Harborside – Further Reflections
Harborside – Further Reflections – What does the Tax Court’s decision in Harborside mean for Harborside? What does the Tax Court’s decision in Harborside mean for California’s cannabis industry?
Harborside was slammed financially by Judge Mark V. Holmes in the Tax Court opinion issued November 29, 2018. The November 29th opinion addressed solely the substantive income tax deficiencies asserted against Harborside. Judge Holmes reserved the penalties issue for a second opinion. It is likely Judge Holmes decided to address penalties in a second opinion in order to address the issue raised by the Graev case which was decided by the Tax Court during the period the Harborside case was pending opinion.
We estimate Harborside’s income tax deficiency with penalties and interest will approach a $20M liability. Harborside should be able to survive a $20M federal income tax liability, but such a liability does not encompass all of Harborside’s federal income tax problems. The years before the Tax Court in the case decided November 29th were 2007-2012. Harborside appears to have at least doubled its revenue in the six succeeding years. Harborside may have a substantially larger federal income tax liability for the six succeeding years – 2013-2018.
The magnitude of the federal income tax liabilities belies the significance of Judge Holmes’ opinion for California’s cannabis industry. The opinion in the Harborside case points out that Harborside utilized an income tax inefficient operating structure and methodology for its dispensary operations. Judge Holmes recitation of all of the issues he decided against Harborside is the handwriting on the wall for California’s cannabis industry. Those dispensaries that utilized the model created by Harborside that have not yet adjusted operating structures are facing the same treatment as Harborside when audited.
Harborside is well-advised. We are confident Harborside anticipated Judge Holmes’s November 29th decision. We are confident that between 2012 and 2018 Harborside restructured itself into multiple operating entities that in part utilize entities that minimize the income tax costs of operating businesses in California’s cannabis industry. Any California cannabis business that followed Harborside’s lead with regard to its operating structure and methodology that has not yet reevaluated would be well-advised to promptly do so.
The Harborside opinion also adds weight to an opinion we earlier expressed. We pointed out a couple of weeks ago that Cannabis Cooperative Associations provide a number of tax and operating advantages for California cannabis businesses over conventional business entity structures. The operation of a substantial portion of the business activities that move cannabis from the cultivator to consumer through a Cannabis Cooperative Association eliminates several of the issues on which Harborside lost in the November 29th opinion.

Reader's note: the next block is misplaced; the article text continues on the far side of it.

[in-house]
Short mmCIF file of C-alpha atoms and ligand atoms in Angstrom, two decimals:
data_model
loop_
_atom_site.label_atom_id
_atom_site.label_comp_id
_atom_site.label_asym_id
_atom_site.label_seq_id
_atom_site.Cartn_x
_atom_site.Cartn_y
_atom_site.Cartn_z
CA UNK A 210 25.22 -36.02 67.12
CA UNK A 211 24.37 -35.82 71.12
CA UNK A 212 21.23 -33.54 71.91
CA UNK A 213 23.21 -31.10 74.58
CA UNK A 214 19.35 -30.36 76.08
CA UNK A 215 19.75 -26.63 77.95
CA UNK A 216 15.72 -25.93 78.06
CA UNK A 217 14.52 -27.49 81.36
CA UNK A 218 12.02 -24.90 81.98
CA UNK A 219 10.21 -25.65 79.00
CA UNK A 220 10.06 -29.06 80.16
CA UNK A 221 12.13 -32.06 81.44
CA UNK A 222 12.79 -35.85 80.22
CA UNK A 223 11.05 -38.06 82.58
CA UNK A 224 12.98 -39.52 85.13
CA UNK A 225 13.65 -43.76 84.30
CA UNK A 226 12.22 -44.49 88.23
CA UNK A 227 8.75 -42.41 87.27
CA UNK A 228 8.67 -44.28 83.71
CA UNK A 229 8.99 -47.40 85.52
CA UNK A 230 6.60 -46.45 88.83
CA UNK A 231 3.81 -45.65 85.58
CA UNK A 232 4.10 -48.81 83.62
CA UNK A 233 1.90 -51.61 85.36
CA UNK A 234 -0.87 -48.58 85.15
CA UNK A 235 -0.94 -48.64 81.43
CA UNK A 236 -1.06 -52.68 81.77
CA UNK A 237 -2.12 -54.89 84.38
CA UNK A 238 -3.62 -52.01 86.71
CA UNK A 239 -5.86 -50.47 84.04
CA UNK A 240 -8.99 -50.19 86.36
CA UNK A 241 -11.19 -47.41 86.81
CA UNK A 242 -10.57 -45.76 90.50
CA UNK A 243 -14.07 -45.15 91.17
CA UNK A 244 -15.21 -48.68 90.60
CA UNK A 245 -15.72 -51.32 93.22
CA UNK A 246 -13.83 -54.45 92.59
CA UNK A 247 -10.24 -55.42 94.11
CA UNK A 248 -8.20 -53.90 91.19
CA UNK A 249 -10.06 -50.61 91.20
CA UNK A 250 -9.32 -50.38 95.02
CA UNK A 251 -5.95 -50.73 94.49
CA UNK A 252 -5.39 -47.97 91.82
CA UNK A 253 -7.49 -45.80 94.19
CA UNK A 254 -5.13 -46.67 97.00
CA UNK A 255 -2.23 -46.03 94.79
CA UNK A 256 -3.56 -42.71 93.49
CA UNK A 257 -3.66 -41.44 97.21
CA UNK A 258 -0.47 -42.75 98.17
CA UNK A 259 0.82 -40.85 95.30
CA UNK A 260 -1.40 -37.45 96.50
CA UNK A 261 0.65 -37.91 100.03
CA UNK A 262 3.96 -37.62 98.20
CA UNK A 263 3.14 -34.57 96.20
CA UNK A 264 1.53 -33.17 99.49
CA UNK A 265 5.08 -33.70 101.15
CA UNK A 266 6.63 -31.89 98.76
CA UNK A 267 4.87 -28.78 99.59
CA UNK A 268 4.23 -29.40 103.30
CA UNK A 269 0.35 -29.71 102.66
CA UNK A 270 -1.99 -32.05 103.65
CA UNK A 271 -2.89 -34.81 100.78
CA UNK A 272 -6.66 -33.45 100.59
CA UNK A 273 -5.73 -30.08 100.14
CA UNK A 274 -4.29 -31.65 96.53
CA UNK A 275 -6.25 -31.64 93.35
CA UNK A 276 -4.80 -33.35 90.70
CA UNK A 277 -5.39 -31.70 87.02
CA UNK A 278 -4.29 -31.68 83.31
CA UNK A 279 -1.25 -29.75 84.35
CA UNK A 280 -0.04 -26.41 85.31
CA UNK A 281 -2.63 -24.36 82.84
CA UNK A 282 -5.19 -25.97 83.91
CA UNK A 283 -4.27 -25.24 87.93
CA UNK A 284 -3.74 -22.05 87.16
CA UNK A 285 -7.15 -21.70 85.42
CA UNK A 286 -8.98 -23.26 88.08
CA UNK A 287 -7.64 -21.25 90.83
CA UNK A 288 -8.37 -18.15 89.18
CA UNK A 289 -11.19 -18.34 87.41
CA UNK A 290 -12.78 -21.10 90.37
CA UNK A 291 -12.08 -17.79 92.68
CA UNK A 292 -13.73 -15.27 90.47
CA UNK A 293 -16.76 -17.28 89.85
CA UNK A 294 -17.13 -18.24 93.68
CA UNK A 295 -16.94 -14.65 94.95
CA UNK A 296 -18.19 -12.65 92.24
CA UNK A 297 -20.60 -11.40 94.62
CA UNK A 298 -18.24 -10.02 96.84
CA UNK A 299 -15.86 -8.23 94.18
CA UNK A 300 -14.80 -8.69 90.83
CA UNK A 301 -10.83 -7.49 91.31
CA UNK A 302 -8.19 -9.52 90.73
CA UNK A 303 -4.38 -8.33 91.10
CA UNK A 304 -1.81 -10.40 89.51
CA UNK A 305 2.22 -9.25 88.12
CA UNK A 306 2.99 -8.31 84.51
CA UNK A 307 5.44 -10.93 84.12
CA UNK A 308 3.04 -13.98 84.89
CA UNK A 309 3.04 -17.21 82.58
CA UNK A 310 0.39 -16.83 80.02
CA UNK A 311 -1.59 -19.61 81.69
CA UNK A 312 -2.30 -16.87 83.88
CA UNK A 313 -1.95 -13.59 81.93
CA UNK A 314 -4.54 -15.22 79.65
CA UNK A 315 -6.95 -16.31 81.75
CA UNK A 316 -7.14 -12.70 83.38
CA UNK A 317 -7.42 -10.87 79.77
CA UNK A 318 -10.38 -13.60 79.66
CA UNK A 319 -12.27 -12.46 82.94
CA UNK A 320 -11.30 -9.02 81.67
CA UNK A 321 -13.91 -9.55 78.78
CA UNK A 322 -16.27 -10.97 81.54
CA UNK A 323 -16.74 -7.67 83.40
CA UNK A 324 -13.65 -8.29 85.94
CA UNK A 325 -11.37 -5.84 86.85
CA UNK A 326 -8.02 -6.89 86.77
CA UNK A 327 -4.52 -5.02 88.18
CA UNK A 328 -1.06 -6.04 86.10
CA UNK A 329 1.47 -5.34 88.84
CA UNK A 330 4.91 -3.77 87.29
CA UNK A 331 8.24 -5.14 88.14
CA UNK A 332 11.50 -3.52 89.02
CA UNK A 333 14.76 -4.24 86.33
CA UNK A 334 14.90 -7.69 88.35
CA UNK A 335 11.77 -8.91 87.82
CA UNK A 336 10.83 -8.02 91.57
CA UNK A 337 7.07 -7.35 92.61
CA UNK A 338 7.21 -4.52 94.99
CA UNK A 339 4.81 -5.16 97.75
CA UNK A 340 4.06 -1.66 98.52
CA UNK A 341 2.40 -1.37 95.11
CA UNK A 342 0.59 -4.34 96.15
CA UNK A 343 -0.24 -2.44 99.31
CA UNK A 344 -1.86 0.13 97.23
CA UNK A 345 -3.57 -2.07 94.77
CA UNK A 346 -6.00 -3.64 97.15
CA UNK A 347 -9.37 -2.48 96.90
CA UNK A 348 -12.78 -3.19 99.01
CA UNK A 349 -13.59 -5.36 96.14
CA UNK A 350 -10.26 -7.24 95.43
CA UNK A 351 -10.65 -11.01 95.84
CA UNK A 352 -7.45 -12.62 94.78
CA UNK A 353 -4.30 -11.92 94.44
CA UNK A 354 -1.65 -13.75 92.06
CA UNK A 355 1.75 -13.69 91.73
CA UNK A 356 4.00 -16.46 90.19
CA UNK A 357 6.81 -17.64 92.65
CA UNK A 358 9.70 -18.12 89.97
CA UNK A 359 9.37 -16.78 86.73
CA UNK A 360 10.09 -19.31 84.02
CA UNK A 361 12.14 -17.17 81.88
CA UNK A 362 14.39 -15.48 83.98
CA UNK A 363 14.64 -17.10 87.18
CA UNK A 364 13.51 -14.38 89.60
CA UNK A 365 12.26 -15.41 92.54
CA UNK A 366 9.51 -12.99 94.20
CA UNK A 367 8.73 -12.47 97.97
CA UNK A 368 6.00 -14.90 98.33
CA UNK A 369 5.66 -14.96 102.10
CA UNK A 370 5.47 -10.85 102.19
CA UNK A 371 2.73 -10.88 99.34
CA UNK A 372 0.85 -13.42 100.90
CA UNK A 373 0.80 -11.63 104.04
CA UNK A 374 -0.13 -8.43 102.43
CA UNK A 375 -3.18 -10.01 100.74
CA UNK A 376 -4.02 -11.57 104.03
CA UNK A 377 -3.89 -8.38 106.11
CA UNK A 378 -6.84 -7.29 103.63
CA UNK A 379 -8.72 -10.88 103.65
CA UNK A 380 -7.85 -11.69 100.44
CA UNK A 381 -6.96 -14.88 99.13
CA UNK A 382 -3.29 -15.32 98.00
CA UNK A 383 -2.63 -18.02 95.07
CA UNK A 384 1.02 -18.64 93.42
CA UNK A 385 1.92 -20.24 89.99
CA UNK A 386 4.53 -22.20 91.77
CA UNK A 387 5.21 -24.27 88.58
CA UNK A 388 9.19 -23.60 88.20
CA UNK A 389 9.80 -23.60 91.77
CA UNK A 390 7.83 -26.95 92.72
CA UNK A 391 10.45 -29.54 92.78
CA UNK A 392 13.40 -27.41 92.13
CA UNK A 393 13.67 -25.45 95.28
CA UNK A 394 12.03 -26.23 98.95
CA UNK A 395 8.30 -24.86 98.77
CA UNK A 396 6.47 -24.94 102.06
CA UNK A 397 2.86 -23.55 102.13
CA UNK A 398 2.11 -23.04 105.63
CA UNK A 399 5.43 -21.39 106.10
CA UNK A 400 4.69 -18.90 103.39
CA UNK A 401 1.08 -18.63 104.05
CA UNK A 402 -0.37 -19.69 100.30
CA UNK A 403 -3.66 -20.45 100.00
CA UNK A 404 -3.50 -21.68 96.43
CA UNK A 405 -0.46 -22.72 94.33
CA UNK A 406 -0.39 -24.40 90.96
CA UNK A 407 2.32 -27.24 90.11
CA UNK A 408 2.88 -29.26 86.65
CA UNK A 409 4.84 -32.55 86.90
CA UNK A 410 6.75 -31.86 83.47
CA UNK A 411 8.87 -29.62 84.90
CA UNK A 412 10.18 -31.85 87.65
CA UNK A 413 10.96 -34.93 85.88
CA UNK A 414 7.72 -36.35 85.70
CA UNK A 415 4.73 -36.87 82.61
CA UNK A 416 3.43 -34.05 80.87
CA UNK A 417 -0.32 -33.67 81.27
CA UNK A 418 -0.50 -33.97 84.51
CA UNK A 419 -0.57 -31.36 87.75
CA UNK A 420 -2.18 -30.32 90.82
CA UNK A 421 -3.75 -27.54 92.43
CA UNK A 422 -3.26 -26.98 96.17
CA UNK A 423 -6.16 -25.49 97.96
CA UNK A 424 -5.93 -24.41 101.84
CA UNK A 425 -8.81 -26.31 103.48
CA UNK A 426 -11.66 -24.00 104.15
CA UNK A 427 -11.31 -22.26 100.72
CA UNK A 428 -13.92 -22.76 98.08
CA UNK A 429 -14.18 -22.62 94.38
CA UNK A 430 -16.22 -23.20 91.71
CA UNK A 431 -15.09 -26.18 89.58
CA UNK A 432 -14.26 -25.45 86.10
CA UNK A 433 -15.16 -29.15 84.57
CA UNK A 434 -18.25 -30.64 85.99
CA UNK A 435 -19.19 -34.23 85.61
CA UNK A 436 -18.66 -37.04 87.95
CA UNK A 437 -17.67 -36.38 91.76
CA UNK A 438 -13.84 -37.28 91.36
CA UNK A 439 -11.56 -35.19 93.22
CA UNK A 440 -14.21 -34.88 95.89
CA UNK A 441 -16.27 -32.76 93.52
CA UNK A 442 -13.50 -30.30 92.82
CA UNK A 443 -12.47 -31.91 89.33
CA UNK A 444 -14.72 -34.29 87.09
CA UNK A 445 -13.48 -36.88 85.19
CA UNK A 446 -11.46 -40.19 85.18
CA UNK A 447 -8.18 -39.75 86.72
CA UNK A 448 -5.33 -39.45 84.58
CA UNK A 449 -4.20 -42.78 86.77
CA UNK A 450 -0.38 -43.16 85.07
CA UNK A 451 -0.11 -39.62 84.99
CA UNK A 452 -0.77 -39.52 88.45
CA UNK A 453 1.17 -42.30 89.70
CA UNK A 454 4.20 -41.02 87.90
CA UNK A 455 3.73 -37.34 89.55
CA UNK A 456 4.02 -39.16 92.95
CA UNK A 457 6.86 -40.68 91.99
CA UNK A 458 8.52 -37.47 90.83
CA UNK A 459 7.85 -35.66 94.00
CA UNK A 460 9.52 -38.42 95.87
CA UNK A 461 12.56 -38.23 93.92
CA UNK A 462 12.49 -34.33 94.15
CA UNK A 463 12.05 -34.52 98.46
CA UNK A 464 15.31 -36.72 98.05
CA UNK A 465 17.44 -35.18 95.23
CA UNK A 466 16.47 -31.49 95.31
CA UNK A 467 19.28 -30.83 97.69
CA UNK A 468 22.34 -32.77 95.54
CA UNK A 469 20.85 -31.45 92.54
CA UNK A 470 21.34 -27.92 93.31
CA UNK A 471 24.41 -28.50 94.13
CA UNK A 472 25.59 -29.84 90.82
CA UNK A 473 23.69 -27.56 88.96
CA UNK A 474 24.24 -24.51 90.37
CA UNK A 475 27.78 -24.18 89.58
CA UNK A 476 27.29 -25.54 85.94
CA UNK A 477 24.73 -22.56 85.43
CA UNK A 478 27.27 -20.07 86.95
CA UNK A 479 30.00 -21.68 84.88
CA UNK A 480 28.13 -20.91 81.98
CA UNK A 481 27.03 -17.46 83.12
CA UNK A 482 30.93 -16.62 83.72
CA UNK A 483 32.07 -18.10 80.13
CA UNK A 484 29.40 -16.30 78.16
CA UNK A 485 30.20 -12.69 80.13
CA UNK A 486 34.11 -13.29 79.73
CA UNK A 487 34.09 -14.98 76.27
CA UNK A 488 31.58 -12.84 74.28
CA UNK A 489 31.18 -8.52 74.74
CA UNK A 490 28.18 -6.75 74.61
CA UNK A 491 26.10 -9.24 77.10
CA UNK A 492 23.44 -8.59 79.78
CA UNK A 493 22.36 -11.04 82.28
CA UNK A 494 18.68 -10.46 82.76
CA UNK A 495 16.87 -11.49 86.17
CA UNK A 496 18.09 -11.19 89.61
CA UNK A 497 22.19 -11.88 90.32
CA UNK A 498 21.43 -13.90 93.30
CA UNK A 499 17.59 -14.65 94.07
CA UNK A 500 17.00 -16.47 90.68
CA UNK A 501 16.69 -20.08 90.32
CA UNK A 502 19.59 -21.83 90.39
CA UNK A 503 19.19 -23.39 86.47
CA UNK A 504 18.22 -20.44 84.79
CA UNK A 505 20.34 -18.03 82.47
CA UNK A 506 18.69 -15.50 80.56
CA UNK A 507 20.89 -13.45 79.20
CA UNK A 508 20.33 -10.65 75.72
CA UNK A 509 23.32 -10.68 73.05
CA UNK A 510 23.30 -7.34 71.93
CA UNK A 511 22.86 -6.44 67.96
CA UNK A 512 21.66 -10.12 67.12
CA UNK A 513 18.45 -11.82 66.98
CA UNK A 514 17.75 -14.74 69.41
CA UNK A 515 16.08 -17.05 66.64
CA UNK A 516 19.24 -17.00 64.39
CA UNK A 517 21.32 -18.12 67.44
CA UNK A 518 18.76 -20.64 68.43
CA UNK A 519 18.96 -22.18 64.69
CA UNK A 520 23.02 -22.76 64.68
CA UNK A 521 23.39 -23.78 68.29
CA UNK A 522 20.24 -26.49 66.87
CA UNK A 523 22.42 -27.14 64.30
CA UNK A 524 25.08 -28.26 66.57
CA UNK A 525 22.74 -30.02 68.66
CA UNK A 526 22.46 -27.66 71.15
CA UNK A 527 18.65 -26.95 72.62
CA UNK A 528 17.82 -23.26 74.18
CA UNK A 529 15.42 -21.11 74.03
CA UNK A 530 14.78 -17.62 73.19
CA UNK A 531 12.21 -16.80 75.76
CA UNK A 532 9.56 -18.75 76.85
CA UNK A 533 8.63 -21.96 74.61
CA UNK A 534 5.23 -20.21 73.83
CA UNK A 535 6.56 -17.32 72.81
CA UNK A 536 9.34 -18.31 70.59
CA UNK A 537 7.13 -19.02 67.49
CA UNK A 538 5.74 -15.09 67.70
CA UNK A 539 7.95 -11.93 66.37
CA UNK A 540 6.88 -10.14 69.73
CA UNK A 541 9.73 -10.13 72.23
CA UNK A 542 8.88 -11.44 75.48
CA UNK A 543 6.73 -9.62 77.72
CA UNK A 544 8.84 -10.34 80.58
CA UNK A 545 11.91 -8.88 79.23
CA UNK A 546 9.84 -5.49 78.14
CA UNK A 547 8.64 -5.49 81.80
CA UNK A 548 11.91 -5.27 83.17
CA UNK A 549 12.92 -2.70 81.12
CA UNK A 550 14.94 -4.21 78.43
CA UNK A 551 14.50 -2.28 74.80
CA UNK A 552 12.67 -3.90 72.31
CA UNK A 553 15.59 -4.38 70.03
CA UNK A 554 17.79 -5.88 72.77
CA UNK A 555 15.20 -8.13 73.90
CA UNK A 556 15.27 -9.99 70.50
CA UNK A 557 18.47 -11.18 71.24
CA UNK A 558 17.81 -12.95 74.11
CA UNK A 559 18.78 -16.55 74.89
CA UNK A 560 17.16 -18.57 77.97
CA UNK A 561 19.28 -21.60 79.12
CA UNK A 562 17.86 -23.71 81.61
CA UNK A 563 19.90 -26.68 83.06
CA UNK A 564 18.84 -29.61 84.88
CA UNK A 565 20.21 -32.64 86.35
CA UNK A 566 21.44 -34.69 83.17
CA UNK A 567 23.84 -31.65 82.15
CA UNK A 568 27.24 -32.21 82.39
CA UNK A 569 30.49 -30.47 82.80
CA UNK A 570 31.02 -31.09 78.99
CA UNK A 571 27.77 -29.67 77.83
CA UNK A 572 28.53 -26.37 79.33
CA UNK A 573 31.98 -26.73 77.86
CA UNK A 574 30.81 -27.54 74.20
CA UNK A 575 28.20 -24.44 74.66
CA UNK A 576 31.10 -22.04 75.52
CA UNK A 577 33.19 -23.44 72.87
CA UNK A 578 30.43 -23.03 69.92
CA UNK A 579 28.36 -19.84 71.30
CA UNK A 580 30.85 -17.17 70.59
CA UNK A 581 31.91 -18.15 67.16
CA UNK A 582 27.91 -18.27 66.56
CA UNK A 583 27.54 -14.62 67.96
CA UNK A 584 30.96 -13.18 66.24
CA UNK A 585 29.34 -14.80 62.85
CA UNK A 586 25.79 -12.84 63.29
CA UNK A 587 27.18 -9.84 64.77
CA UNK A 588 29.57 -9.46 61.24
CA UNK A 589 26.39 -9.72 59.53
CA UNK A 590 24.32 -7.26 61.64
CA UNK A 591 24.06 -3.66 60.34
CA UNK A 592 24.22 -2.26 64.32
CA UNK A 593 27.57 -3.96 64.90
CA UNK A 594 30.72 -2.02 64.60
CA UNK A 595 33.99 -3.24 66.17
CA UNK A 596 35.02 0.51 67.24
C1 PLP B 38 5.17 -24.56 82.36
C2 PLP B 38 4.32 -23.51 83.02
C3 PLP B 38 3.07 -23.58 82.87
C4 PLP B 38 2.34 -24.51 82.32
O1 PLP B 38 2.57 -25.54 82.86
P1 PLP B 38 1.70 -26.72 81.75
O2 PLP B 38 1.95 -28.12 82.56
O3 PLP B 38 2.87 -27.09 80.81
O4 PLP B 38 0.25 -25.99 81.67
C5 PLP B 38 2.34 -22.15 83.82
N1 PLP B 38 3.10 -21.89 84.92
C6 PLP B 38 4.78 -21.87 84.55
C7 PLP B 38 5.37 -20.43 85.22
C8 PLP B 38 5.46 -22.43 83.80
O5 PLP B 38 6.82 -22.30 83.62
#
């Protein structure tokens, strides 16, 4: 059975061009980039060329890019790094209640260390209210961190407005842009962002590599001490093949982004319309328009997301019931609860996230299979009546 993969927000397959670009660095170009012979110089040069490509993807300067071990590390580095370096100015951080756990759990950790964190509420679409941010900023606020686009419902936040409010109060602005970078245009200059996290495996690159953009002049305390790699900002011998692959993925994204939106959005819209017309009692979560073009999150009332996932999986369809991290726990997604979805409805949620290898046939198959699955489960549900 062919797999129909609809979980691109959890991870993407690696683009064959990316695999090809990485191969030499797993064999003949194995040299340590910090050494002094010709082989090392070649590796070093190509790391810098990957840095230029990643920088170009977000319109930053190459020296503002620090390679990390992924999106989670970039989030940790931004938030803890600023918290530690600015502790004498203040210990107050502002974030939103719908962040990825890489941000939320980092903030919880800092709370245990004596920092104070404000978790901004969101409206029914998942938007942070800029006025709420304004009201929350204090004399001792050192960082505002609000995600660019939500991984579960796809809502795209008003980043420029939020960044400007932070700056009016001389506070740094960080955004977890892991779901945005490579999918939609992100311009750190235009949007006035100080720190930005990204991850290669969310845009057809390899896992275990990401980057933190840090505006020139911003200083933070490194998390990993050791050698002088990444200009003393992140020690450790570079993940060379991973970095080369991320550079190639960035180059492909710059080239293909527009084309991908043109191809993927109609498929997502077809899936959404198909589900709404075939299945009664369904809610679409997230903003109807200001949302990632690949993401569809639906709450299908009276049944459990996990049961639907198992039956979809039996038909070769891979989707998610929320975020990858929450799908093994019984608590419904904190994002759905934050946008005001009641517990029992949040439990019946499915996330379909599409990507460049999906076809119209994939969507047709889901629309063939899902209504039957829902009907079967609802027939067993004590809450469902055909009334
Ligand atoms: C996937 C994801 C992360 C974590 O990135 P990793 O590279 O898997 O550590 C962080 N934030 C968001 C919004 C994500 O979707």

Finally, we wonder if there will be any consequences for the contemplated financing transaction involving FLRish Inc.
Finally, Henry Wykowski, Esq, the attorney for Harborside had comments that were published on Leafly in an article entitled US Tax Court Tells Cannabis Industry: You’re Still Drug Traffickers.
Wykowski commended the tax judge’s knowledge of the issue and its nuances. The 62-page ruling came two and half years after hearings. It featured a debate over the precise meaning of the phrase “consist of,” and it considered differences in tax liability under various theoretical business structures.
“I think if you read that opinion, [the judge] concedes it was extremely close, and that other people would have found it the other way,”
Harborside tried to reduce its tax liability under precedents set in those cases, but IRS audits disallowed the dispensary’s tax deductions anyway. That set the stage for the current 280E showdown in court.
The Tax Court rejected Harborside’s arguments that their deductions should be allowed. The Tax Court said it did not care that Harborside beat a federal asset forfeiture case. Nor did the Tax Court care much that some parts of Harborside’s businesses—like selling t-shirts—did not involve cannabis at all. Harborside reported $25 million in gross cannabis sales in 2012, and $320,651 in non-cannabis sales revenue.
“The ruling certainly adds a substantial tax burden — it is in the millions of dollars,” Wykowski told Leafly in a phone interview this afternoon.